5. Time to Investigate?
    Where is the Canadian equivalent of Eliot Spitzer?

    CRIA, CPCC, CMRRA, SOCAN, AVLA…. Who are these organizations? Everyone seems to have their finger in the pie, taking a piece of the action. They seem to have incestuous board membership with cross representation. Isn’t it time to map out these organizations, their ties to industry, artists, government, leadership structure and governance model?

    From what I have been reading this sounds like a complex structure that someone who is trying hide something would set up to confuse and obfuscate. Micahel, has anyone pubished such a document. If not, could be an interesting class assignment.

    Finally, in the billboard article, CCFDA states that they want to eliminate the levy, in favour of TPM and DRM. This casual comment, without qualifying what’s an acceptable form of DRM/TPM, could lead to fewer user rights. The government needs to issue a statement of acceptable user rights (I think they may have already done this), and then ensure that any TPM’s protect the consumer rights. Economically, TPMs are under fire because they already deprive users of their fair use for content purchased from two different suppliers (Apple, Microsoft)

    More work is required.

  6. lindsay stewart says:

    a scampering of crooks
    after all of this time, filling their pockets with our consumer millions, the greedies are suddenly willing to abandon their private, corporate tax? could that be the sound of the ground slipping out from beneath their feet? with the six canadian, major indie labels leaving the table, they don’t actually have that ground to stand on. the cria is a foreign controlled lobbying organization, they can’t honestly claim to represent canadian consumers, artists or the homegrown music industry.

    as an artist and a consumer of media, they do not represent me or my interests. they intend to keep lining their pockets and playing their customers for suckers. the major music companies are scrambling because they became fat and arrogant. all around them, media went through a revolution. they refused to adapt or even to understand the basic shifts in the marketplace. they neglected the cardinal rule of the pop/ent business. the kids will decide what they want, how they want it and where they’ll get it. if you meet them there and treat them with a grain of respect, you’ll make money. if you try to herd them, hassle them and act out of avarice, they’ll give you the finger and move on.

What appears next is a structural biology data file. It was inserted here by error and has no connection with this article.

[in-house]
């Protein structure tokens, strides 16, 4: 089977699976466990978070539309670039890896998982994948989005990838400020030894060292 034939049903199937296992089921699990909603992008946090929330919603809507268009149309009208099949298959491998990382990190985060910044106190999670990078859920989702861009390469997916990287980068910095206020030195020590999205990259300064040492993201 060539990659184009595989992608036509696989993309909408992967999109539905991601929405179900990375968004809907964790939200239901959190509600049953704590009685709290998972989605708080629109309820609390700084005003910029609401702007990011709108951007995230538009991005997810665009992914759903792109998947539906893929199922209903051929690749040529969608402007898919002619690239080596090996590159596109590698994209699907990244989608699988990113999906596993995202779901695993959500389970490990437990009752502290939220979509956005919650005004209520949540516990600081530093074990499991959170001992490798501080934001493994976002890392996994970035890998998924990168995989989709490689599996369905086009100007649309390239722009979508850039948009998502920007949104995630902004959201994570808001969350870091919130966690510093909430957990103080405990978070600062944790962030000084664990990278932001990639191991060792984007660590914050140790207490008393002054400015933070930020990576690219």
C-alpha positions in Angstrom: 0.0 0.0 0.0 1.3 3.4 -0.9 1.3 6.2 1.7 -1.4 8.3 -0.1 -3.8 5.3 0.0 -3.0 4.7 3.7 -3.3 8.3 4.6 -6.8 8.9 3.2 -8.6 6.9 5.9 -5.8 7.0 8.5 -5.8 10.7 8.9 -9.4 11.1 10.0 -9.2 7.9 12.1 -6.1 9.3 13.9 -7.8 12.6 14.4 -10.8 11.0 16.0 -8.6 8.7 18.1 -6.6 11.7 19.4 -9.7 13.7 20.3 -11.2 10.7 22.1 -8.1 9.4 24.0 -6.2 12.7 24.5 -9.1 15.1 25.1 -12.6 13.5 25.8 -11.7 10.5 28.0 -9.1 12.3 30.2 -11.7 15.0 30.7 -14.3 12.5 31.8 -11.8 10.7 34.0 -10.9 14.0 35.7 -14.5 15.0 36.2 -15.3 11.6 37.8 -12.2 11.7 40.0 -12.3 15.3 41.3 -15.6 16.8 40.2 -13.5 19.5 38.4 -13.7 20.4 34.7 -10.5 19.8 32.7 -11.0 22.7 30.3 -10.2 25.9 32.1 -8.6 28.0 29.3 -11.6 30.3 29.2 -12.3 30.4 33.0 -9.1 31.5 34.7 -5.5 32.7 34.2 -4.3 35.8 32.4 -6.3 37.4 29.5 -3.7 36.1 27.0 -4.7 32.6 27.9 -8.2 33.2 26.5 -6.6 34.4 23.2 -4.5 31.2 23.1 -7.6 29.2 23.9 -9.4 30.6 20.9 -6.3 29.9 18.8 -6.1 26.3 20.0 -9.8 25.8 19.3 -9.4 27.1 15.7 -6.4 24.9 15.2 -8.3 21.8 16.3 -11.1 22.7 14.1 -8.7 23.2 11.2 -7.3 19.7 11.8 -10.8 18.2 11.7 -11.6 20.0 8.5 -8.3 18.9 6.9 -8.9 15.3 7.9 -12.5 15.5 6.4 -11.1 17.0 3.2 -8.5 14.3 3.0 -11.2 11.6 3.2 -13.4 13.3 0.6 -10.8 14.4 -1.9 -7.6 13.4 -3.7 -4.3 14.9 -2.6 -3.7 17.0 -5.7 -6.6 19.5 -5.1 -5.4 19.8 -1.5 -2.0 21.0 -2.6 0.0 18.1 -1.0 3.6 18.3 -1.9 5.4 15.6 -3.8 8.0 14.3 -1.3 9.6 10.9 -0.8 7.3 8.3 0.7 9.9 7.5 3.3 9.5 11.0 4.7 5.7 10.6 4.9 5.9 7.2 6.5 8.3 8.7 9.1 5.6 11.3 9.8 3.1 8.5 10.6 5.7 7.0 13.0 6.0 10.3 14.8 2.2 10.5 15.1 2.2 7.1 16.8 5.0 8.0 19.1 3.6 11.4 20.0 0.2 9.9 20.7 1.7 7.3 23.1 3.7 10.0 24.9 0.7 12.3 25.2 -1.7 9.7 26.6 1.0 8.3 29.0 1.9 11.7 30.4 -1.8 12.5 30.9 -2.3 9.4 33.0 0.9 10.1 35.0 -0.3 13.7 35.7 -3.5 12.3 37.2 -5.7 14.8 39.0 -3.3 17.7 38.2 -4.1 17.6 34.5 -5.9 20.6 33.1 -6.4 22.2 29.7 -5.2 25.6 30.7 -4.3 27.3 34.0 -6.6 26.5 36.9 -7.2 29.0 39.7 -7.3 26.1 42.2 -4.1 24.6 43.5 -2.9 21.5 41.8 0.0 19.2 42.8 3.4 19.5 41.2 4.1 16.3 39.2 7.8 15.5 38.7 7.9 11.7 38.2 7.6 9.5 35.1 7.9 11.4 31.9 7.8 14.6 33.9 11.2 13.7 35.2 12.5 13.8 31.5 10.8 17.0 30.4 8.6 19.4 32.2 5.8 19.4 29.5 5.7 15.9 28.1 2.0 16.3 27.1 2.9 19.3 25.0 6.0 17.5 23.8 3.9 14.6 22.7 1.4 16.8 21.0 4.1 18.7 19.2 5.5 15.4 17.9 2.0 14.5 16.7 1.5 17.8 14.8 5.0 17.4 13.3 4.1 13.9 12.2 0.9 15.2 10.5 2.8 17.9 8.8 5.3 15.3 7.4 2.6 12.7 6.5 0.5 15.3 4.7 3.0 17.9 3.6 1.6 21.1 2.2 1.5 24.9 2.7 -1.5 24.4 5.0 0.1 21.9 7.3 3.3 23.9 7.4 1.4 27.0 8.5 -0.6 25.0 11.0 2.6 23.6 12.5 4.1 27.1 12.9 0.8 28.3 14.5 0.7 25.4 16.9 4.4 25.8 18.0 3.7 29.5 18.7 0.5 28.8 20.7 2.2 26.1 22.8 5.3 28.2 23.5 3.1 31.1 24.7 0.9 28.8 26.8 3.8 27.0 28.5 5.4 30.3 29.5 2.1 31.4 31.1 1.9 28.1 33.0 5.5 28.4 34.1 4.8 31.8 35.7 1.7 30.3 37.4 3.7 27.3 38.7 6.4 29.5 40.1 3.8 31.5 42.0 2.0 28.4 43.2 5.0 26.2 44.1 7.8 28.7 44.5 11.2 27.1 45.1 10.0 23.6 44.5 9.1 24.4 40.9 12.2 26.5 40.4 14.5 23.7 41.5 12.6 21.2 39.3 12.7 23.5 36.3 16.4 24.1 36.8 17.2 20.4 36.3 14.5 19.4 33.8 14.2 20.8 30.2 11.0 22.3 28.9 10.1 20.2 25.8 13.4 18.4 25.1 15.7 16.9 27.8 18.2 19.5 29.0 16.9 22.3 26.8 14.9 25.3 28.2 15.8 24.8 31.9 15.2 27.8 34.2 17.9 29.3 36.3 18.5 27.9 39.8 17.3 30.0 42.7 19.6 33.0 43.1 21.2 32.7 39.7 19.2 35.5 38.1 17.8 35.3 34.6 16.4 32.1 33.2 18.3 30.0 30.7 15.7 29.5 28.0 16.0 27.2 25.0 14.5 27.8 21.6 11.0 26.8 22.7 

as for bev oda and her spiffy new legislation, i just can’t wait to see what colours the screw job comes in. she speaks of international obligations and meeting some sort of standards. well, just exactly to whom, as a nation, as the people of this nation, are we so obliged?

    my pledge, as a working canadian artist, is to never stoop to having any form of drm or malicious software in my product. at the point of completion, everything i create will be under the creative commons. i understand very well, that music shared is music appreciated. if a fan plays my music for a friend, i benefit. if that friend likes it enough to make a copy, i benefit. i make music because i love it and i want it to be heard. if people like what i do, enough to attend a show, purchase an “official” disc or seek out mp3s, then i benefit. if they don’t make such a purchase, i am not harmed.

    as a consumer, i will not purchase any recorded media that has drm or any malicious software. i refuse to allow giant corporations to have proprietary access to my machines. the interest of a conglomerate, trying to protect a $20 cd, does not supercede my interest in protecting my thousands of dollars worth of equipment. i do my work on these things, hidden software running in deep background can damage the very expensive software we use to create our work. suffice it to say that i will be adding my voice to those, advocating for fair use and for canadian cultural and economic interests.

    thank you michael for your continued effforts.

  7. Catherine says:

    I’m so angry…. I was just charged a $5.25 copying levy for a 25 pk of CD-Rs that I purchased to copy my personal photographs on. I have never downloaded music and have told my children not to because I believe it’s theft. I now feel I’ve been found guilty with no opportunity to prove my innocense.

  8. Harsh Reality
    I don’t have much to add, that Lindsay didn’t say. As an artist myself, I view the CRIA and the interests they represent as a HINDRANCE to my art. This is about making sure that the suits get a piece of your pie, regardless of where or when you eat it. It’s rapidly degenerating into Privacy Invasion, as the recent issues with Sony malicious software have proven. Let the whole thing collapse. Everyone will be better off without it.